Lythraceae

The Lythraceae are mostly tropical herbs or occasionally shrubs or trees comprising about 30 genera and 600 species. The leaves are simple, usually opposite or whorled; stipules are minute or absent. The flowers are bisexual, strongly perigynous, actinomorphic or sometimes zygomorphic, commonly 4-,6-, or 8-merous. The sepals appear as lobes of the perigynous zone, the petals are distinct and usually crumpled. The stamens commonly are twice the number of petals, and are usually in two whorls, one with the filaments longer than the other. The gynoecium consists of a single compound pistil of 2-4 (-several) carpels, a single style and stigma, and a superior (to rarely inferior) ovary with usually 2-4 (-several) locules, each with 2-numerous axile ovules. The fruit is commonly capsular.

Each "thumbnail" image below is linked to a larger photograph.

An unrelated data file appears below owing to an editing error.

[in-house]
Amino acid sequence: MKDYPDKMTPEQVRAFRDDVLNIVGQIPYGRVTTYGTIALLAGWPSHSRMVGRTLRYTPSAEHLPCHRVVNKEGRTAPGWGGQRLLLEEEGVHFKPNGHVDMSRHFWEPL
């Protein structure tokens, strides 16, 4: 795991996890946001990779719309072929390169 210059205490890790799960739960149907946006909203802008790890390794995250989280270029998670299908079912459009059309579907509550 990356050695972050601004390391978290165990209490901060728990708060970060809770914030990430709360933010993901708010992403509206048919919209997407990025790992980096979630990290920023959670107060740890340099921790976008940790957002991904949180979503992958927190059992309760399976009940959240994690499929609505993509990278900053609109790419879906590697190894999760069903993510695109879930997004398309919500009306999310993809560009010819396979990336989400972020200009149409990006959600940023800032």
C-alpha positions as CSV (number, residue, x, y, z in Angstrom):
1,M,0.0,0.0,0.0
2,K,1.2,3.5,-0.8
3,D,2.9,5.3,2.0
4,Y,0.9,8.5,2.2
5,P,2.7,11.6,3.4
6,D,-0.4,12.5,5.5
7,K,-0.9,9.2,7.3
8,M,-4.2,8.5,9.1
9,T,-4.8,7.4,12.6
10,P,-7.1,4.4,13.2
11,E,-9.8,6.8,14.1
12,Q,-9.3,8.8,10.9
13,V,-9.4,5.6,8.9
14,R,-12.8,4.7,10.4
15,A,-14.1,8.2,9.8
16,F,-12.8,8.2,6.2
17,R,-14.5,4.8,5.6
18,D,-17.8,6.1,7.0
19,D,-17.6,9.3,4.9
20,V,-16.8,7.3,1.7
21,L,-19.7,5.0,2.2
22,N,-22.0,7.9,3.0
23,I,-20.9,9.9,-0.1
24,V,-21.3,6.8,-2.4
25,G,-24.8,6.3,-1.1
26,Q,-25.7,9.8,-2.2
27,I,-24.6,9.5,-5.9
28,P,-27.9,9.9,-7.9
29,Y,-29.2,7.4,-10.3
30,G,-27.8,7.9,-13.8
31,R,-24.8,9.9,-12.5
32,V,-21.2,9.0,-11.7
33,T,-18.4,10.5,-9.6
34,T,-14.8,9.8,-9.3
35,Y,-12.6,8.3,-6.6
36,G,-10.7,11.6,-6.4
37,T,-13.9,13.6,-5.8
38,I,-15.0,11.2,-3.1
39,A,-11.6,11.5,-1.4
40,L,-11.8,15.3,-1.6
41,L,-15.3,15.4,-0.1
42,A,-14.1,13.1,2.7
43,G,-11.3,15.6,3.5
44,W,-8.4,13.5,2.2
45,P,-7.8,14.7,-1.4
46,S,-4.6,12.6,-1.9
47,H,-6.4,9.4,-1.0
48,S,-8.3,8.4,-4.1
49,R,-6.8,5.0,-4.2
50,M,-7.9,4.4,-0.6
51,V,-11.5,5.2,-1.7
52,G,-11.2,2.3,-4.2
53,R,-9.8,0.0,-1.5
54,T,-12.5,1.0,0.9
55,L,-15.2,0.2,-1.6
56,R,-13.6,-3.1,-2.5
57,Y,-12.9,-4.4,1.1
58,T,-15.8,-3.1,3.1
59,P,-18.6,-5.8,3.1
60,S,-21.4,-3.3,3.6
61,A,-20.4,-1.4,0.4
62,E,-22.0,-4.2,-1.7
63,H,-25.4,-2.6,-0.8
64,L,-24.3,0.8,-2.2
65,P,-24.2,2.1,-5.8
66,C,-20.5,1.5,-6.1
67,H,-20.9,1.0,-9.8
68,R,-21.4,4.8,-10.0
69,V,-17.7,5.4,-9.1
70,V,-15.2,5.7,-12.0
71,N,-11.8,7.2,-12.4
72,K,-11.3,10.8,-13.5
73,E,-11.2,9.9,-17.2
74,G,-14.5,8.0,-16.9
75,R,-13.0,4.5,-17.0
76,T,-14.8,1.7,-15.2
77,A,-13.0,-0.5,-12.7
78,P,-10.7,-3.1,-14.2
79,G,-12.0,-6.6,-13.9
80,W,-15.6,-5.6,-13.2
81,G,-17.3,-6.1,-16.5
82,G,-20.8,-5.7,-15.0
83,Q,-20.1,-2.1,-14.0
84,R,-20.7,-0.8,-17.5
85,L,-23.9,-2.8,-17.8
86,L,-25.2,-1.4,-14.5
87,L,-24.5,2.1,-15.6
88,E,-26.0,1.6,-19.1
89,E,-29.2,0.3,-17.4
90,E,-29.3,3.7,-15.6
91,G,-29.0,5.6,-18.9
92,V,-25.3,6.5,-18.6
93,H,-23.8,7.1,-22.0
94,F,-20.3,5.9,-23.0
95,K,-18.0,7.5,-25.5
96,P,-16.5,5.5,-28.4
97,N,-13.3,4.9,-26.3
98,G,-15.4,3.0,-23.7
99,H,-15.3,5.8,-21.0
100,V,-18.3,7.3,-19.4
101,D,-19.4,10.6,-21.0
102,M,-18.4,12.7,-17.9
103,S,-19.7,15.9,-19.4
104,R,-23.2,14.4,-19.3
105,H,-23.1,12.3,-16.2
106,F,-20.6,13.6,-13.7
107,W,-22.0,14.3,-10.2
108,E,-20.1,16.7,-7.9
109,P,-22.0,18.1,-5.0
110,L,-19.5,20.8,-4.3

Cuphea hyssopifolium.  Note insertion of petals near summit of perigynous zone.
Cuphea ignea, cigar flower. Note bilateral symmetry and the exceptional lack of corolla in this species.
Cuphea sp.
Lagerstroemia sp., crepe myrtle. Note crumpled petals and the exceptional condition of numerous stamens.  Good example of a loculicidal capsule.
Lagerstroemia sp., crepe myrtle. Note crumpled petals and the exceptional condition of numerous stamens.
Lawsonia inermis, henna. Note 4 crumpled petals and 8 stamens.
Lythrum maritimum. 
Woodfordia fruticosa. Note bilateral symmetry in this instance.
Punica granatum, pomegranate. Spiny shrub from Iran, with large edible fruits the size of a baseball.
Sonneratia alba.

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